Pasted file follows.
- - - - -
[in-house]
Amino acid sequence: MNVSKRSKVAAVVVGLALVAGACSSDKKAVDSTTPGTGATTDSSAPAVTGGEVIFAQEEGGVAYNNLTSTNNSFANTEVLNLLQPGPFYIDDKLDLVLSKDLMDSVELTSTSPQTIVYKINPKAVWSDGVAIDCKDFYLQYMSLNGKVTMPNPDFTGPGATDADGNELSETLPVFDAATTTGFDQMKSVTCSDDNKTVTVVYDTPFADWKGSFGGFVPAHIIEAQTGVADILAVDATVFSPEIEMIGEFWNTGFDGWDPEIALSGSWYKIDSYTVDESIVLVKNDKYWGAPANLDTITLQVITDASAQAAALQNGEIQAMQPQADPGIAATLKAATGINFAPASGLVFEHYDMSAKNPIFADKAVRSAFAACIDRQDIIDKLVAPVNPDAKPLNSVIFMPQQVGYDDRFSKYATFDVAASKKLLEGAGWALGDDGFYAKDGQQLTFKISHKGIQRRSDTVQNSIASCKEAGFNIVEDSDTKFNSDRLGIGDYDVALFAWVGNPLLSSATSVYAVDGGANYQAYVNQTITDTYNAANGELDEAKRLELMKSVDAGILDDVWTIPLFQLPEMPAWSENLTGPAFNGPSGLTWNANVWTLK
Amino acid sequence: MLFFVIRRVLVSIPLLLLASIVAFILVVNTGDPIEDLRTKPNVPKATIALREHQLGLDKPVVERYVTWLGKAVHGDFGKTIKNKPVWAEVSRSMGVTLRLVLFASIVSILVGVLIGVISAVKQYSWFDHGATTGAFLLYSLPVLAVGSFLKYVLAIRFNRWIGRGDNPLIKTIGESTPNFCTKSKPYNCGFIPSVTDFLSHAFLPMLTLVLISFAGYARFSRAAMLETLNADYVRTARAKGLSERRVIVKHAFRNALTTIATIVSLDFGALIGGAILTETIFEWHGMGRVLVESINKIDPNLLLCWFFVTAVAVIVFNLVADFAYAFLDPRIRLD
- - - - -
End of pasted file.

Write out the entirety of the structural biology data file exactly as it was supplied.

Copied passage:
[in-house]
Amino acid sequence: MNVSKRSKVAAVVVGLALVAGACSSDKKAVDSTTPGTGATTDSSAPAVTGGEVIFAQEEGGVAYNNLTSTNNSFANTEVLNLLQPGPFYIDDKLDLVLSKDLMDSVELTSTSPQTIVYKINPKAVWSDGVAIDCKDFYLQYMSLNGKVTMPNPDFTGPGATDADGNELSETLPVFDAATTTGFDQMKSVTCSDDNKTVTVVYDTPFADWKGSFGGFVPAHIIEAQTGVADILAVDATVFSPEIEMIGEFWNTGFDGWDPEIALSGSWYKIDSYTVDESIVLVKNDKYWGAPANLDTITLQVITDASAQAAALQNGEIQAMQPQADPGIAATLKAATGINFAPASGLVFEHYDMSAKNPIFADKAVRSAFAACIDRQDIIDKLVAPVNPDAKPLNSVIFMPQQVGYDDRFSKYATFDVAASKKLLEGAGWALGDDGFYAKDGQQLTFKISHKGIQRRSDTVQNSIASCKEAGFNIVEDSDTKFNSDRLGIGDYDVALFAWVGNPLLSSATSVYAVDGGANYQAYVNQTITDTYNAANGELDEAKRLELMKSVDAGILDDVWTIPLFQLPEMPAWSENLTGPAFNGPSGLTWNANVWTLK
Amino acid sequence: MLFFVIRRVLVSIPLLLLASIVAFILVVNTGDPIEDLRTKPNVPKATIALREHQLGLDKPVVERYVTWLGKAVHGDFGKTIKNKPVWAEVSRSMGVTLRLVLFASIVSILVGVLIGVISAVKQYSWFDHGATTGAFLLYSLPVLAVGSFLKYVLAIRFNRWIGRGDNPLIKTIGESTPNFCTKSKPYNCGFIPSVTDFLSHAFLPMLTLVLISFAGYARFSRAAMLETLNADYVRTARAKGLSERRVIVKHAFRNALTTIATIVSLDFGALIGGAILTETIFEWHGMGRVLVESINKIDPNLLLCWFFVTAVAVIVFNLVADFAYAFLDPRIRLD